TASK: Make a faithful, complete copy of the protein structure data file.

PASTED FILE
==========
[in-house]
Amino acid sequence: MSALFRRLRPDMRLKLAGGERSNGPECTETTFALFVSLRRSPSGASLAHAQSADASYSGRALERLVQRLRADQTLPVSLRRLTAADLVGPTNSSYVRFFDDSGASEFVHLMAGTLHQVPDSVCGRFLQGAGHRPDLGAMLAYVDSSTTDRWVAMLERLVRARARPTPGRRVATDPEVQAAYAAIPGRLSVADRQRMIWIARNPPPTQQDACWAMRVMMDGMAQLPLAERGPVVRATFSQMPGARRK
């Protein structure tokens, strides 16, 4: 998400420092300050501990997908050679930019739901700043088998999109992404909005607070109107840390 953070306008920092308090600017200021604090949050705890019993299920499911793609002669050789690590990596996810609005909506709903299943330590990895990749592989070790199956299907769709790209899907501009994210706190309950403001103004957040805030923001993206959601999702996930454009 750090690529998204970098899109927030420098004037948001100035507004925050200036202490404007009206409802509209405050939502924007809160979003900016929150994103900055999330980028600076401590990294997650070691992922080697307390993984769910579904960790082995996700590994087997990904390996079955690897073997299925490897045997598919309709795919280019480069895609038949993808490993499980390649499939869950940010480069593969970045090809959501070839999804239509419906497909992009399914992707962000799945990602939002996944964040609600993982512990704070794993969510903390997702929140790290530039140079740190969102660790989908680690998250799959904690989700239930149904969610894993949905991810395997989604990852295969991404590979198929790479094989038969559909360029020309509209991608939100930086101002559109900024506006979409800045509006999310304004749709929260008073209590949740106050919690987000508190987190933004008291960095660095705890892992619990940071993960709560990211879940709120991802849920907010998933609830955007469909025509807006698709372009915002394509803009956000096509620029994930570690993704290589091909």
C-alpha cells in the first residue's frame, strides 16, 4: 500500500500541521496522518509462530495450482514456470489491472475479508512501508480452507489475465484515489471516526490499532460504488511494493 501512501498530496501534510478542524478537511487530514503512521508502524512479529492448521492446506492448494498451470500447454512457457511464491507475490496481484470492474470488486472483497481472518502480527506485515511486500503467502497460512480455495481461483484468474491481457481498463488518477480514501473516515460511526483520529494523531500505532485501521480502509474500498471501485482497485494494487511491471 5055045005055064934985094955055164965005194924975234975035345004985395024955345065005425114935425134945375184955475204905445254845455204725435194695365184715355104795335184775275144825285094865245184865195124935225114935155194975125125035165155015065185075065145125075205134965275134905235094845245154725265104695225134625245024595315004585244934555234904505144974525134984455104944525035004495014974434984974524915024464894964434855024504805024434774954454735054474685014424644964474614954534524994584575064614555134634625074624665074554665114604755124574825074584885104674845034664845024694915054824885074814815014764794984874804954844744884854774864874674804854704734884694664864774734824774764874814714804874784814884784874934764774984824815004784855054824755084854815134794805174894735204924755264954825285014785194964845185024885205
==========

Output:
[in-house]
Amino acid sequence: MSALFRRLRPDMRLKLAGGERSNGPECTETTFALFVSLRRSPSGASLAHAQSADASYSGRALERLVQRLRADQTLPVSLRRLTAADLVGPTNSSYVRFFDDSGASEFVHLMAGTLHQVPDSVCGRFLQGAGHRPDLGAMLAYVDSSTTDRWVAMLERLVRARARPTPGRRVATDPEVQAAYAAIPGRLSVADRQRMIWIARNPPPTQQDACWAMRVMMDGMAQLPLAERGPVVRATFSQMPGARRK
């Protein structure tokens, strides 16, 4: 998400420092300050501990997908050679930019739901700043088998999109992404909005607070109107840390 953070306008920092308090600017200021604090949050705890019993299920499911793609002669050789690590990596996810609005909506709903299943330590990895990749592989070790199956299907769709790209899907501009994210706190309950403001103004957040805030923001993206959601999702996930454009 750090690529998204970098899109927030420098004037948001100035507004925050200036202490404007009206409802509209405050939502924007809160979003900016929150994103900055999330980028600076401590990294997650070691992922080697307390993984769910579904960790082995996700590994087997990904390996079955690897073997299925490897045997598919309709795919280019480069895609038949993808490993499980390649499939869950940010480069593969970045090809959501070839999804239509419906497909992009399914992707962000799945990602939002996944964040609600993982512990704070794993969510903390997702929140790290530039140079740190969102660790989908680690998250799959904690989700239930149904969610894993949905991810395997989604990852295969991404590979198929790479094989038969559909360029020309509209991608939100930086101002559109900024506006979409800045509006999310304004749709929260008073209590949740106050919690987000508190987190933004008291960095660095705890892992619990940071993960709560990211879940709120991802849920907010998933609830955007469909025509807006698709372009915002394509803009956000096509620029994930570690993704290589091909």
C-alpha cells in the first residue's frame, strides 16, 4: 500500500500541521496522518509462530495450482514456470489491472475479508512501508480452507489475465484515489471516526490499532460504488511494493 501512501498530496501534510478542524478537511487530514503512521508502524512479529492448521492446506492448494498451470500447454512457457511464491507475490496481484470492474470488486472483497481472518502480527506485515511486500503467502497460512480455495481461483484468474491481457481498463488518477480514501473516515460511526483520529494523531500505532485501521480502509474500498471501485482497485494494487511491471 5055045005055064934985094955055164965005194924975234975035345004985395024955345065005425114935425134945375184955475204905445254845455204725435194695365184715355104795335184775275144825285094865245184865195124935225114935155194975125125035165155015065185075065145125075205134965275134905235094845245154725265104695225134625245024595315004585244934555234904505144974525134984455104944525035004495014974434984974524915024464894964434855024504805024434774954454735054474685014424644964474614954534524994584575064614555134634625074624665074554665114604755124574825074584885104674845034664845024694915054824885074814815014764794984874804954844744884854774864874674804854704734884694664864774734824774764874814714804874784814884784874934764774984824815004784855054824755084854815134794805174894735204924755264954825285014785194964845185024885205